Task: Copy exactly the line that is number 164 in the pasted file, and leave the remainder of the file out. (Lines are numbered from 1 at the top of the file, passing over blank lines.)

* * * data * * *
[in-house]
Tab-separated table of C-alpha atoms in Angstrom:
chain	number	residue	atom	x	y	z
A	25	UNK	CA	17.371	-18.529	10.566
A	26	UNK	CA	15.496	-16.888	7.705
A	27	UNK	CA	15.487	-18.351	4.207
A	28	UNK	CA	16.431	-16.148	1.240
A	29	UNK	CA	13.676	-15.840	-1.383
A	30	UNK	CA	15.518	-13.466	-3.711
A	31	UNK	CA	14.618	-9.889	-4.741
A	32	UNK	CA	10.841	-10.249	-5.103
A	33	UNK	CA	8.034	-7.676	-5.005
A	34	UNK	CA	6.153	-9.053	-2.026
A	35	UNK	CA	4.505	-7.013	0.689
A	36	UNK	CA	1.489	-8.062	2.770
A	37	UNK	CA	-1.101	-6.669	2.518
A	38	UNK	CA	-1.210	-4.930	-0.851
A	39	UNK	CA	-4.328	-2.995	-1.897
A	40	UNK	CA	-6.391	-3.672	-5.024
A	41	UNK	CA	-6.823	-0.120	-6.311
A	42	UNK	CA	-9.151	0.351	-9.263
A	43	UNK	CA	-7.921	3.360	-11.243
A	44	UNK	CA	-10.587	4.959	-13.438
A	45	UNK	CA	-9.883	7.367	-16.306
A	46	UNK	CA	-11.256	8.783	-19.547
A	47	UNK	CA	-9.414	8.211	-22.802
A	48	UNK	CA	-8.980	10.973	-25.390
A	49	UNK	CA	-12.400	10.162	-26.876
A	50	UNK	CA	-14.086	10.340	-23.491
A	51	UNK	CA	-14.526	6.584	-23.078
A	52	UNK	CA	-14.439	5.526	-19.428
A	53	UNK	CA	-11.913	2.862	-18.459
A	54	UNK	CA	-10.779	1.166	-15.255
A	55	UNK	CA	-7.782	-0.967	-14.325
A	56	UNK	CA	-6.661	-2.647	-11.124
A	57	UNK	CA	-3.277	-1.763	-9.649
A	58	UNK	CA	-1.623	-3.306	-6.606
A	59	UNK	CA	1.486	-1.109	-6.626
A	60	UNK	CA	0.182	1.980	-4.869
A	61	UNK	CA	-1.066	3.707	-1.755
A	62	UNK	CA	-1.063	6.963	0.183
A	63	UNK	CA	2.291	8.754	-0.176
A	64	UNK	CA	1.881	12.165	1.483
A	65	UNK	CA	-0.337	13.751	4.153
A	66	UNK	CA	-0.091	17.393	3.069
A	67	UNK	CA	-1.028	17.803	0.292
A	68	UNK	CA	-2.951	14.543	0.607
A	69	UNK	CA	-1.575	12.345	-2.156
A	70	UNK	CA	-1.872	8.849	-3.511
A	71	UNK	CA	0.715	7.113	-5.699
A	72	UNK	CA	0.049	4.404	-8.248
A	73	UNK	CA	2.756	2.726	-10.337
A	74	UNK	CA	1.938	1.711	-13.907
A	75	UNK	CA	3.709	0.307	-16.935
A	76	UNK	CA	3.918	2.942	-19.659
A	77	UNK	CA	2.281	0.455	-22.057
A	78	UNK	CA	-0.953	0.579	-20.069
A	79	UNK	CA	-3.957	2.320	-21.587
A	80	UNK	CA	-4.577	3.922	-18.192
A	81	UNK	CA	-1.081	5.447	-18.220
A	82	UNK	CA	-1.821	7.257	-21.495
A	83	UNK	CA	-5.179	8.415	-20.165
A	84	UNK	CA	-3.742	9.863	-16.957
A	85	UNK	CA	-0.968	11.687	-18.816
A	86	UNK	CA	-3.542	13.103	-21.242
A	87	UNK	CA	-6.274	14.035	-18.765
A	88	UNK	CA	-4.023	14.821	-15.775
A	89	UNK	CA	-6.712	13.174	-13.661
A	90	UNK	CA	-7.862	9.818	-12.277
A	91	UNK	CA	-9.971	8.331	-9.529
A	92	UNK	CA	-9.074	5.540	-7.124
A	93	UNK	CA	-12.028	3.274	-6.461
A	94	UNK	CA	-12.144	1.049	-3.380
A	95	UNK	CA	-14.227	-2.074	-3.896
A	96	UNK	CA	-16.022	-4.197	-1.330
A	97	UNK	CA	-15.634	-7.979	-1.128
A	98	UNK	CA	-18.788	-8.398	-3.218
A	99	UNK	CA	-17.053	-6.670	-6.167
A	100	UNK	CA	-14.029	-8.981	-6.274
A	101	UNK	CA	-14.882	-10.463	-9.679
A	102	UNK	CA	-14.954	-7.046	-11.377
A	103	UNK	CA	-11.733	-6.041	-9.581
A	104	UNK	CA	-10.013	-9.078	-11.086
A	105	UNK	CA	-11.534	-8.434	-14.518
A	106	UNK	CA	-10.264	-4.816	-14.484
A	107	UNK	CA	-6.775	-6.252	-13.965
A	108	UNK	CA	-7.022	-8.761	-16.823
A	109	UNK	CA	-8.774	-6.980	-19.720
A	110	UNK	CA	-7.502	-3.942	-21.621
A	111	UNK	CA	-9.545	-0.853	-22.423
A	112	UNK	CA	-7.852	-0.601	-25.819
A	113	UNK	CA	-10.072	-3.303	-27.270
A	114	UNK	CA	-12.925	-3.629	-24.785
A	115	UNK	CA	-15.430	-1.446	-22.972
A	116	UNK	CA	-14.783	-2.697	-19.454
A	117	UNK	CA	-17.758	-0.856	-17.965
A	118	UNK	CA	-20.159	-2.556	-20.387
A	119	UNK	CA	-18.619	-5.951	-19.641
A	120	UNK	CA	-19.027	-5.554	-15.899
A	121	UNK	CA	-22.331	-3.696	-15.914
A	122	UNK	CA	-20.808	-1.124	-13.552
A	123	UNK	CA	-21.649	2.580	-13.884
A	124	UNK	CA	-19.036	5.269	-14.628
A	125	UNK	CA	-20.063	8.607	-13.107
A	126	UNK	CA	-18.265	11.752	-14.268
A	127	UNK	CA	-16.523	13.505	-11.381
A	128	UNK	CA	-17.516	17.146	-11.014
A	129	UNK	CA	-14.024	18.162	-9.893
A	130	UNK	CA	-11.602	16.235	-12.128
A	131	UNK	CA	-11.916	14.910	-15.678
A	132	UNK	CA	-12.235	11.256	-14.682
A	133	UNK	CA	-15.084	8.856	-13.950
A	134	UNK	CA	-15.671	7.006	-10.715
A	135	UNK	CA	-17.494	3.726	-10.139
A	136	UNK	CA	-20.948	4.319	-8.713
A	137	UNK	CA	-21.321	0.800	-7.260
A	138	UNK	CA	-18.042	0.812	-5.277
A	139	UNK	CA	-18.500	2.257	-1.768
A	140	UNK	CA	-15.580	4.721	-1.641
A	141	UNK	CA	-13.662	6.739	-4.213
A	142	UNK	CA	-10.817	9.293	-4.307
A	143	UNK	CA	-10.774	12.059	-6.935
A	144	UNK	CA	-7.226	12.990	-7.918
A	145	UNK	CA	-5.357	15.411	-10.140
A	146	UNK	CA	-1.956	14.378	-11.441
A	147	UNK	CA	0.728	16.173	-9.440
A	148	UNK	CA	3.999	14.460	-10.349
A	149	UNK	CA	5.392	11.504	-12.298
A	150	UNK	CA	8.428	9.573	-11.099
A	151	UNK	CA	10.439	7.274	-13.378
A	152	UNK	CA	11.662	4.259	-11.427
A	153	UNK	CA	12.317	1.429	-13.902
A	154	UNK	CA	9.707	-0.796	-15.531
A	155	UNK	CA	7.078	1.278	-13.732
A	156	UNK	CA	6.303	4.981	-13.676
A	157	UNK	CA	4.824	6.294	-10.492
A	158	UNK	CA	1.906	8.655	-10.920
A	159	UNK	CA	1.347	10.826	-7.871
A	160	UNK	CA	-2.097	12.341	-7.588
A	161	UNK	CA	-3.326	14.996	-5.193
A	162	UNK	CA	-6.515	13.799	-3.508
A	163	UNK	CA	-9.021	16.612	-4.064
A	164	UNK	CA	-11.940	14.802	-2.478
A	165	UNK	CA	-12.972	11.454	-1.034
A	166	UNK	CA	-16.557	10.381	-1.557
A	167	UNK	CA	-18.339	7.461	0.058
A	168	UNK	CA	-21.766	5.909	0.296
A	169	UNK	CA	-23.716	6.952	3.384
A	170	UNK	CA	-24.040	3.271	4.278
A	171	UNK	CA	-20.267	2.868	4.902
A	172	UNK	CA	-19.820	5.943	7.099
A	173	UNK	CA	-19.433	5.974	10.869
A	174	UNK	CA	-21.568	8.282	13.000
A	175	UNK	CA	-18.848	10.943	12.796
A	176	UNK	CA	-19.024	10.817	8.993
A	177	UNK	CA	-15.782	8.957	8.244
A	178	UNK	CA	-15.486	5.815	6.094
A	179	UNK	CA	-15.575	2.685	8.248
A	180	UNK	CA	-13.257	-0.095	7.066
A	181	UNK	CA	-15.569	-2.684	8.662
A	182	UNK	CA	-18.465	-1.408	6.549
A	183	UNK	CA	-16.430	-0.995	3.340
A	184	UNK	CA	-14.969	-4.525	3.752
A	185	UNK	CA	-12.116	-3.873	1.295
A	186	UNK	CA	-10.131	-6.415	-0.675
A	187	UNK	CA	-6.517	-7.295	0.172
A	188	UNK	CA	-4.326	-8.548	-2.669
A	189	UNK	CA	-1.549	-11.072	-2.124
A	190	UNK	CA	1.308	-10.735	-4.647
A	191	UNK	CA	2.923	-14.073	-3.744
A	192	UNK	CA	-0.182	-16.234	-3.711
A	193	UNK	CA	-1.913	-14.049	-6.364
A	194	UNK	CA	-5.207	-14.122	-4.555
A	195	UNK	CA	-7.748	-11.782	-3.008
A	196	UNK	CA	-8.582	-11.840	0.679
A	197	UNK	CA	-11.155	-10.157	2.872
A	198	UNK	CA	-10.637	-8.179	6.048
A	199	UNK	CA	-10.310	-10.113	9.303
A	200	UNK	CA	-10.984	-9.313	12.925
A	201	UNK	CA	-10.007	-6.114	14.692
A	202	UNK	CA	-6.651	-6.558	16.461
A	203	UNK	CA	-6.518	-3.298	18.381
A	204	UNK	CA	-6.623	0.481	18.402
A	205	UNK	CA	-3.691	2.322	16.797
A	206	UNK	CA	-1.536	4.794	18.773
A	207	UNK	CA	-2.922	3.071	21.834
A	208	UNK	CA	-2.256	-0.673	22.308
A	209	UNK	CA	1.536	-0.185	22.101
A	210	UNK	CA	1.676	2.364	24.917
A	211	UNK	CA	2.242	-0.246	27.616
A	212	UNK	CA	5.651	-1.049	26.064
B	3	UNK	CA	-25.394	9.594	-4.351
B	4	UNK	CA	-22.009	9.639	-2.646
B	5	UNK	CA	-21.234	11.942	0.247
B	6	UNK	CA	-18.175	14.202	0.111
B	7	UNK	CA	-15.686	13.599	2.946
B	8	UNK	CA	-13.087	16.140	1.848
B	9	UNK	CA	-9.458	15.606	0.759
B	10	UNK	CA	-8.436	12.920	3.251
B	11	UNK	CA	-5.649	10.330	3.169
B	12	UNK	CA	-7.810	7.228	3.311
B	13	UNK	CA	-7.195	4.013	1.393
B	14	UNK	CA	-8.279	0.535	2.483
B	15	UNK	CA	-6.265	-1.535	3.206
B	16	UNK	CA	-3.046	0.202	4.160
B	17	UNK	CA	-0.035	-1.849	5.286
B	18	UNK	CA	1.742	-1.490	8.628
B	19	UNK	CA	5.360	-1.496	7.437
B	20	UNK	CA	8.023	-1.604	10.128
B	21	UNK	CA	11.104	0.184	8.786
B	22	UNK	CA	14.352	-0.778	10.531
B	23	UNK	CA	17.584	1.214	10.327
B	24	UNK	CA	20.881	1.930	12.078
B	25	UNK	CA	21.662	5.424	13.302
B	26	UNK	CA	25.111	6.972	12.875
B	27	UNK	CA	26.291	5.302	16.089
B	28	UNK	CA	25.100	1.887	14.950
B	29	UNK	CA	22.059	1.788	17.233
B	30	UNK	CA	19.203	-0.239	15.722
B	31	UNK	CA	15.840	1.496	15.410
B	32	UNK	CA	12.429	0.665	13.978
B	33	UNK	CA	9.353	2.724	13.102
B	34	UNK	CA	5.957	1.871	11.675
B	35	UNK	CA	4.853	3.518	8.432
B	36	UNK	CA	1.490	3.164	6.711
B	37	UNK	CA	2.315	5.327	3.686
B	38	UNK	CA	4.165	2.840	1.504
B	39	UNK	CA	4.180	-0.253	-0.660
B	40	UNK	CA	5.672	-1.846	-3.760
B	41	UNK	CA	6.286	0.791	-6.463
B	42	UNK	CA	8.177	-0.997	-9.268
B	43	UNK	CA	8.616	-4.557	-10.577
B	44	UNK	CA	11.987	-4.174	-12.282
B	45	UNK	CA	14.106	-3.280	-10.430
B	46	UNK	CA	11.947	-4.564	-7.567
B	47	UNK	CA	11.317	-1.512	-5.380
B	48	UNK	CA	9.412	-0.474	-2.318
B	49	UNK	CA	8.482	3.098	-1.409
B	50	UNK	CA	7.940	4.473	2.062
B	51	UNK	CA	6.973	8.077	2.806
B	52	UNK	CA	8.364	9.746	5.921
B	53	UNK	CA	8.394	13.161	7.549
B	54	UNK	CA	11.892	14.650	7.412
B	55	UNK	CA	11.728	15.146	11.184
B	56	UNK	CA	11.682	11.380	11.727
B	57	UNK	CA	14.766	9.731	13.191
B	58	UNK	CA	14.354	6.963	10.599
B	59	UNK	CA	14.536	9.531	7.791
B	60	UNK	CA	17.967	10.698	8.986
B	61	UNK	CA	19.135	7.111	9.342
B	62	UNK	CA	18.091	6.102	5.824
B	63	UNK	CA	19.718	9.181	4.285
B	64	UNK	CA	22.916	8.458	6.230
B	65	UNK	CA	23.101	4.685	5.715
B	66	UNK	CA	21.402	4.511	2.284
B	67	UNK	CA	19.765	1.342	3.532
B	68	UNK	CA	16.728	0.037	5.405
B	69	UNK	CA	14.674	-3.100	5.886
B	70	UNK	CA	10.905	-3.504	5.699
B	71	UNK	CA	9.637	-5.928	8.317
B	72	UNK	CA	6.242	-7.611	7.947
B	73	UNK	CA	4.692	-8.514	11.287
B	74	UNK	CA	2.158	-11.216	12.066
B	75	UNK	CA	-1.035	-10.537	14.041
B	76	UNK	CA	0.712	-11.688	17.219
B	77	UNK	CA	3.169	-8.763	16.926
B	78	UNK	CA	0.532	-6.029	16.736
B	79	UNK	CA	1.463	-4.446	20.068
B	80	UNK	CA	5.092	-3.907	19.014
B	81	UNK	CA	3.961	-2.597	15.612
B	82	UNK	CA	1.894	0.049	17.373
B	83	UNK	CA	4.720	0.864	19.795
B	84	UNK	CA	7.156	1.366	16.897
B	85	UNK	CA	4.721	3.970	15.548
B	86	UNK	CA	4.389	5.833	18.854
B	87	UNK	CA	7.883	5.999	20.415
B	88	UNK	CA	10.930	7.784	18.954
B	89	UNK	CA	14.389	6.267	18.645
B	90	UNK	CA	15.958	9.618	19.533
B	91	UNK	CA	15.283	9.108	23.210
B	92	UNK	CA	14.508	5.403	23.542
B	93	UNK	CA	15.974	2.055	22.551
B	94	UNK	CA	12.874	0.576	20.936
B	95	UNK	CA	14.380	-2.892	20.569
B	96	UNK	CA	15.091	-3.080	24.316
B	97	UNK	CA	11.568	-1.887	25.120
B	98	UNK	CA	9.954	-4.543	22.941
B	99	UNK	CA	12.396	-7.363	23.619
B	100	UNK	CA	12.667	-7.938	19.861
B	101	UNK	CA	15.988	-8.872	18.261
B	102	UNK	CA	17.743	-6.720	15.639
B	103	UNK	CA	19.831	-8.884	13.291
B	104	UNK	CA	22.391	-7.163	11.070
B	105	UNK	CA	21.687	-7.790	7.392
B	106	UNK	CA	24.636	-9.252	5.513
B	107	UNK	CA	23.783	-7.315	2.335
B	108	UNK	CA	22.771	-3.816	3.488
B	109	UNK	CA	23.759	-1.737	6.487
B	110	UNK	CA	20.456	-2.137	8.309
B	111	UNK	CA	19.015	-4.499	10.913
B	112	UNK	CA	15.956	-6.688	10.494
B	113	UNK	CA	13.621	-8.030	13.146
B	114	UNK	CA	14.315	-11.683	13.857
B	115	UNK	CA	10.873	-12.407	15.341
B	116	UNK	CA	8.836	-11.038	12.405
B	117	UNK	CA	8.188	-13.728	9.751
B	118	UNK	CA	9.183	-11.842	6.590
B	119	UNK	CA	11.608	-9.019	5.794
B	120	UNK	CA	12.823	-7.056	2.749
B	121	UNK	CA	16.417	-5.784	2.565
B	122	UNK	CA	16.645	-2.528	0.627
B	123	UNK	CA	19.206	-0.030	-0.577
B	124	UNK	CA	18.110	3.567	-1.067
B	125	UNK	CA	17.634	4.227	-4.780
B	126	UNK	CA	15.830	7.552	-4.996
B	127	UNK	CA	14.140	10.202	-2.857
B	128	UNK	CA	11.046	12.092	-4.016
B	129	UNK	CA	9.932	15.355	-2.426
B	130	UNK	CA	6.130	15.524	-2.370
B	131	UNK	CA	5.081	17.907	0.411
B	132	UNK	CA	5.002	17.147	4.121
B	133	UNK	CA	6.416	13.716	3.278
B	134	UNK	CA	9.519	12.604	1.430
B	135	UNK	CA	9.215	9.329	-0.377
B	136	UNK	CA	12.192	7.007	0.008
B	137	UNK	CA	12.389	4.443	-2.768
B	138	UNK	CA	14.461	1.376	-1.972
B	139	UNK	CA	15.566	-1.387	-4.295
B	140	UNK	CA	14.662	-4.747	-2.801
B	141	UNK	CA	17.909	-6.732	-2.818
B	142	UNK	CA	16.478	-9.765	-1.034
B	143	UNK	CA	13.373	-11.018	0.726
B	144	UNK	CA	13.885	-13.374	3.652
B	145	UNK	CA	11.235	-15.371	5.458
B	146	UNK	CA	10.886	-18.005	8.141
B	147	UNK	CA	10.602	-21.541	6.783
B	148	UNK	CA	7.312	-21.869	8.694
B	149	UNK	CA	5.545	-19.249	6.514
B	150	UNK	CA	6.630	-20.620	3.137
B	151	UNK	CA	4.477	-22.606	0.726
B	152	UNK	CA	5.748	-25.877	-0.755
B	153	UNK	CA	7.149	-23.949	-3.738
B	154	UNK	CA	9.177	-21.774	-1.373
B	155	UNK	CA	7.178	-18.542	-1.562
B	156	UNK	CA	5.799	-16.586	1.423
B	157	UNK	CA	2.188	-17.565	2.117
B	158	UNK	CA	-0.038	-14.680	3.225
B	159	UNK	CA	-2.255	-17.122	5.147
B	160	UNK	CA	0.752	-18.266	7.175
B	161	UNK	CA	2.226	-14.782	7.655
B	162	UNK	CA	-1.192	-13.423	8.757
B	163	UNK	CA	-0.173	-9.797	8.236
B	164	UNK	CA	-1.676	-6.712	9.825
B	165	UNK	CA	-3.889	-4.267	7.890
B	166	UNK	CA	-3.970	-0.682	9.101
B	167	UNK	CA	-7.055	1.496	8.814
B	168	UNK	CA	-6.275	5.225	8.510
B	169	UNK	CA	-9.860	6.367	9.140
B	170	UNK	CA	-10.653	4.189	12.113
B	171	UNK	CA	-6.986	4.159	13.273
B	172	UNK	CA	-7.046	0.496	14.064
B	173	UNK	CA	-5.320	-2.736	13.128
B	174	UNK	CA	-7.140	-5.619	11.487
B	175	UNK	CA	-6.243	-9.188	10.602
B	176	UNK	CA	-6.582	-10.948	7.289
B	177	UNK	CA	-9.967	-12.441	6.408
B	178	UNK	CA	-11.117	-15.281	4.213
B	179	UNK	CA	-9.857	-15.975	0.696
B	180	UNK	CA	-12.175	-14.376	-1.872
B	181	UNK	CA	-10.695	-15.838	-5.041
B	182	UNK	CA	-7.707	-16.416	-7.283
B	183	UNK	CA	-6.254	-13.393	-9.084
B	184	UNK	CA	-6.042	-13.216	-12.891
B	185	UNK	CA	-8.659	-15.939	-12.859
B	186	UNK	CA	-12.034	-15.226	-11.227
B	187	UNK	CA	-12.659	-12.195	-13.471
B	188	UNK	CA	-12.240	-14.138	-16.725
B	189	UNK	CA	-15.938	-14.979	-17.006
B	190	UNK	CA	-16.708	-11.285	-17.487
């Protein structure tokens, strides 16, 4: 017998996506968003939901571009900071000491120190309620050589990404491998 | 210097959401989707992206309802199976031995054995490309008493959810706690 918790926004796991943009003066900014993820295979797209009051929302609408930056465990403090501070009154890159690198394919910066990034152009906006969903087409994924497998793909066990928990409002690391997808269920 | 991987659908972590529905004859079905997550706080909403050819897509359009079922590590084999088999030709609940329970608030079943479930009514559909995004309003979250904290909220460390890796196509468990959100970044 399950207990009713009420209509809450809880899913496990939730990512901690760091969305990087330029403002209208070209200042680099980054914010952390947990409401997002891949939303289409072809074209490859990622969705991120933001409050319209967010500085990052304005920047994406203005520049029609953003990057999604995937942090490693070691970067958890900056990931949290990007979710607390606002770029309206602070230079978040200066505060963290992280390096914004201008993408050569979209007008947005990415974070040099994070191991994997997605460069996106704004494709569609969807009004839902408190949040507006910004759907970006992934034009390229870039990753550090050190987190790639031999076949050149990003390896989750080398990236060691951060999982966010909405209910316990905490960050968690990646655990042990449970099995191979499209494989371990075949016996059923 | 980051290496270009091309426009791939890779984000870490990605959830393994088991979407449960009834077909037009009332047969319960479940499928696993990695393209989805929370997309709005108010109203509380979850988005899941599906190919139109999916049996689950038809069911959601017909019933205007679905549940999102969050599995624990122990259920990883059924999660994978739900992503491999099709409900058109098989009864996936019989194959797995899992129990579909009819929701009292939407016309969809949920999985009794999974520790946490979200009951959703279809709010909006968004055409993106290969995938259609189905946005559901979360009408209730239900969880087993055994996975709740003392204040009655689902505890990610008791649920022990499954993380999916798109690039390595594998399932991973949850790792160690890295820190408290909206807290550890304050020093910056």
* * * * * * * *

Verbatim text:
A	185	UNK	CA	-12.116	-3.873	1.295